4. Build your new structure around the people you like, and use the opportunity of the restructure to get rid of the “dead wood” you were never able to give difficult feedback to. They will never know that you thought they weren’t any good at the job anyway.

5. Assume that the structure you choose will act as a kind of magic wand to disappear all the unhelpful behaviour and perverse incentives you now have. Act surprised when these things resurface in the new set up.

‎6. Come up with only one structural option. No time to waste and you know what you need to do anyway. You could copy the design that your closest competitor has – after all it works for them. Or go back to a previous design which, with the benefit of hindsight, looks better than what you have now.

7. ‎Rush the re-design. After all, you don’t want people to be worried for too long and we all know that “time is money”.

8. Keep the re-design disconnected from culture and feelings – you don’t want any of that soft stuff creeping in to your nice tidy organigram. You can always mop up later with some kind of specialist therapy.

9. Run some organisation re-design workshops to consult the workforce, and smile broadly at people who come up with ideas that suit your secret plans, frown at those whose ideas contradict it. They’ll all soon get the message.

10. Invent a lot of jargon, acronyms and strange job titles to bandy about. It will help you stay on top of the conversations.

Recognise any of these or have others to add? Drop us a line at: devmookherjee@metalogue.co.uk or sarahbeart@metalogue.co.uk.

Avoiding organisation design traps

Successfully avoiding bear traps on your organisation re-design journey

So…you think you need to re-structure? Really?

Organisation design

Re-structuring – the organisation defibrillator

We are often asked whether we could support a company re-design. The conversation usually starts something like this…”We have decided to re-structure our organisation and would like some help on how to do this well – can you help us”? We then respond… “What is the question you are trying to answer, and what makes you think re-structuring is the right answer to your question”?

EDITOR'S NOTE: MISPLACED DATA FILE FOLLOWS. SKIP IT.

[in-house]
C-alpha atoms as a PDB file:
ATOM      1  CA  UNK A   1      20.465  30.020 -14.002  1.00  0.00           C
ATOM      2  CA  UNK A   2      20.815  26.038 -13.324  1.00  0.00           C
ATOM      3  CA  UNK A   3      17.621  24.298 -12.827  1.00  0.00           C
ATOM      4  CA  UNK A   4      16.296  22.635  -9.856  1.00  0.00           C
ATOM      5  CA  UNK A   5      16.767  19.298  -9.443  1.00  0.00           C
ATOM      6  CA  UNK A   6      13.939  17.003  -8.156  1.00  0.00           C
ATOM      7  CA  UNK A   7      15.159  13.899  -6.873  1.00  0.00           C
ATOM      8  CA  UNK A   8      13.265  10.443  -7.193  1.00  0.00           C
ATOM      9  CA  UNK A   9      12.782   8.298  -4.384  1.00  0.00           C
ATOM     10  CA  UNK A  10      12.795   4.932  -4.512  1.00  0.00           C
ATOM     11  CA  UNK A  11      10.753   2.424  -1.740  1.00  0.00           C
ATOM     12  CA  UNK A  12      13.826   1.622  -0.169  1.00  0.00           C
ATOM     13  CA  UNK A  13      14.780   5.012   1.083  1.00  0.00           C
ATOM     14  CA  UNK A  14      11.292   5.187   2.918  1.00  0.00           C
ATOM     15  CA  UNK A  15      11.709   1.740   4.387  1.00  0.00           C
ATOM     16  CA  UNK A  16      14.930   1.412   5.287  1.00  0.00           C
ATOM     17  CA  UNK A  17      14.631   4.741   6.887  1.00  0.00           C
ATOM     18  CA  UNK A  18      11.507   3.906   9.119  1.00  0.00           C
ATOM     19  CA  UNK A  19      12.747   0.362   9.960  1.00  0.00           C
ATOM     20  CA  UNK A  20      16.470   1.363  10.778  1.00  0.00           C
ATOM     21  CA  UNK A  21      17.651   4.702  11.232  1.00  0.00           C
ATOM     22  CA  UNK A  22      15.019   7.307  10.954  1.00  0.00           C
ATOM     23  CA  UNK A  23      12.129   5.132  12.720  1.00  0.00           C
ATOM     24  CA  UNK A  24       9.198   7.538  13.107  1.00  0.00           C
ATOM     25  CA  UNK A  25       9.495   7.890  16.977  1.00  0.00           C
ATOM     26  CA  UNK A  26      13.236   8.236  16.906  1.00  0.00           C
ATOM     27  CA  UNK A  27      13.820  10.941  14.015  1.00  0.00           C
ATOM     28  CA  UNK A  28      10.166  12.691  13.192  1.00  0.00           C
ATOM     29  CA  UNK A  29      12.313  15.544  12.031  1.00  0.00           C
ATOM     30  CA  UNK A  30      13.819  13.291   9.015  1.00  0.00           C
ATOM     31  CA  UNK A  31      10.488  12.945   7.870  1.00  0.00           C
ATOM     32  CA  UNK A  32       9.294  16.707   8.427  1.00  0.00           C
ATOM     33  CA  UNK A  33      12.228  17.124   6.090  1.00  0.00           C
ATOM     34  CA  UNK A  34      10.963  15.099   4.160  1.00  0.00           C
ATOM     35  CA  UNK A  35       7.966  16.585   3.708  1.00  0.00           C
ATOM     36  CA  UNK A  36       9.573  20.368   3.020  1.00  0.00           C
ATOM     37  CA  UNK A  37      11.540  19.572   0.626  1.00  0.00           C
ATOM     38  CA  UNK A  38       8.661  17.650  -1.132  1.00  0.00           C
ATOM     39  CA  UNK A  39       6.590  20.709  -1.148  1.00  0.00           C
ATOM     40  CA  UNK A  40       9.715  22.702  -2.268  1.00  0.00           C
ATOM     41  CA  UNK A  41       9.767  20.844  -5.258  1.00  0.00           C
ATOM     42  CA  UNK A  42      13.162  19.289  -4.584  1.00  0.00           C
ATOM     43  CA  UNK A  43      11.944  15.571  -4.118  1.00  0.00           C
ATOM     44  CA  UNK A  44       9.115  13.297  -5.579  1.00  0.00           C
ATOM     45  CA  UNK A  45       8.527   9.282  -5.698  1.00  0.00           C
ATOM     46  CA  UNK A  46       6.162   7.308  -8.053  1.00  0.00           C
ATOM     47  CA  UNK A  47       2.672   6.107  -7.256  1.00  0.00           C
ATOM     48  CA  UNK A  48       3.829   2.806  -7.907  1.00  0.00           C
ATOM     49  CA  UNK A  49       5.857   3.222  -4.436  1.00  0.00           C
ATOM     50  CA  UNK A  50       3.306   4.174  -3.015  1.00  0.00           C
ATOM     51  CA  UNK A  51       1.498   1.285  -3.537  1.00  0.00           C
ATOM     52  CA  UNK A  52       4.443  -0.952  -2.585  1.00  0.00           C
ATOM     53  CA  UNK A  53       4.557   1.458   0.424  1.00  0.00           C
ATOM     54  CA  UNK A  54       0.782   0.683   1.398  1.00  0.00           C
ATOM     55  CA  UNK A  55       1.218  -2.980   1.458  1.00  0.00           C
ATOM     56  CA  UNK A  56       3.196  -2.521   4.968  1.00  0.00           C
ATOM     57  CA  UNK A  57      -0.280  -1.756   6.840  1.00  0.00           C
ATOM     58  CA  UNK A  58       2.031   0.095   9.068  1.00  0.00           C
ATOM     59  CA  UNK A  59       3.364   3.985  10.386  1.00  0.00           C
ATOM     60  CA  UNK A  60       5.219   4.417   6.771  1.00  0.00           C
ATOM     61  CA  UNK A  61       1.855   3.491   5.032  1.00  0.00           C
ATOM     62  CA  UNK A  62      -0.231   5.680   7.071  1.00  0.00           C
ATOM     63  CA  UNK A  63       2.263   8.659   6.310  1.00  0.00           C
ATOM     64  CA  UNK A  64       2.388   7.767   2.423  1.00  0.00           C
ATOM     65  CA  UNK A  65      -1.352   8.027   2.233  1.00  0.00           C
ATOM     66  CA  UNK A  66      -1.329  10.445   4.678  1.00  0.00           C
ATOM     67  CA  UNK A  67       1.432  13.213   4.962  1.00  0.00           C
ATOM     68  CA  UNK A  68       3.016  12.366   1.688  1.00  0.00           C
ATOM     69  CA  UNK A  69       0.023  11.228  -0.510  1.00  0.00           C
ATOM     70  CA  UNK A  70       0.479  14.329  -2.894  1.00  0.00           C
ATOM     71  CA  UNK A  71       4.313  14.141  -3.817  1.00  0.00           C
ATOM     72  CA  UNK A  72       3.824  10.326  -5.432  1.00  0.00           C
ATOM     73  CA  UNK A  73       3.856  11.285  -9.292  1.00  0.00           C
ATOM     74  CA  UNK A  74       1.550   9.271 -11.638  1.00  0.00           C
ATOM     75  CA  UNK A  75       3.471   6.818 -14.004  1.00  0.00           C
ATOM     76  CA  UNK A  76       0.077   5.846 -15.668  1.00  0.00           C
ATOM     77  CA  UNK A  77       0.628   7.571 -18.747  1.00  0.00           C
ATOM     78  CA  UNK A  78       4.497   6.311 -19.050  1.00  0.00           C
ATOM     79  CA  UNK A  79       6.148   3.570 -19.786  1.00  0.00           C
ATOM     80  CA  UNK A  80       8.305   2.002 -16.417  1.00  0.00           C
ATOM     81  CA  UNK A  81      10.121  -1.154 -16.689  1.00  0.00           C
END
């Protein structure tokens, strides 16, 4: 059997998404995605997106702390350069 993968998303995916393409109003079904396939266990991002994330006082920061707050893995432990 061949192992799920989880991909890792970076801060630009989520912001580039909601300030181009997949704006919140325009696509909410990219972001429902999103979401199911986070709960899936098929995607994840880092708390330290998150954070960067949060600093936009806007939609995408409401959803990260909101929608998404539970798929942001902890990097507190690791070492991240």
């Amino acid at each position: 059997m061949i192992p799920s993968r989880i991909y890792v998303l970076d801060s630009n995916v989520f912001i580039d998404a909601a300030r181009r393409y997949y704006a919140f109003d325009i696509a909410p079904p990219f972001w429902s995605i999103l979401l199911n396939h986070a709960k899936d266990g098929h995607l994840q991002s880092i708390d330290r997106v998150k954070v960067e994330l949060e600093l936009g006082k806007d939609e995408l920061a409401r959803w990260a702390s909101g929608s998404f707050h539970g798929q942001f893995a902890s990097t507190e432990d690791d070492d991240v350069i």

At this point some clients are bemused (or irritated) that we seem to challenge what they see as an obvious need. Others seem relieved and intrigued by the possibility of having a range of choices available to them.

Restructuring: the design option of last resort

Our view is that re-structuring should be seen as the option of last resort – the one you turn to when others won’t solve your problem.

Why do we say this? Well, large scale re-structuring is often disruptive to the people in the business, takes time (research suggests most take over a year to bed in) and can have a negative impact on clients during the transition. A client described the experience of re-structuring as “fixing a running car”.

We are not though saying that re-structures are never appropriate, indeed we make a living out of supporting them, just that they should not be initiated without understanding of their impact and the other organisation design choices available.

Client experience of an alternative design option

A recent client has had a chronic issue around the fact that accountability for decisions was so opaque and freedom for managers so great that this resulted in duplication of activities and confusion for clients as they received different offers from different departments in the same organisation. Rather than restructuring, the initial preferred option, they were able to make significant improvements by clarifying decision rights on critical decisions. In the process they got under the skin of their culture to understand and address their aversion to consistency and clarity.

When are re-structures helpful?

There are however a number of circumstances where re-structures (not structural tweaks) seem to be helpful and appropriate…

1. when you have tried addressing the other design policy areas on Jay Galbraith’s Star Model (people, process, rewards) and the results have come up short;

2. when the scale of the challenge is big and urgent and perhaps mandated due to an acquisition or divestment;

3. when you have clear evidence that structure is the critical barrier to delivering your strategy;

4. if you believe the organisation needs the equivalent of an electrical jolt to the heart to re-pattern its activity.

If you are still clear that re-structuring in the right answer given the above then hang on to the moving vehicle or grab the defibrillator and stand clear…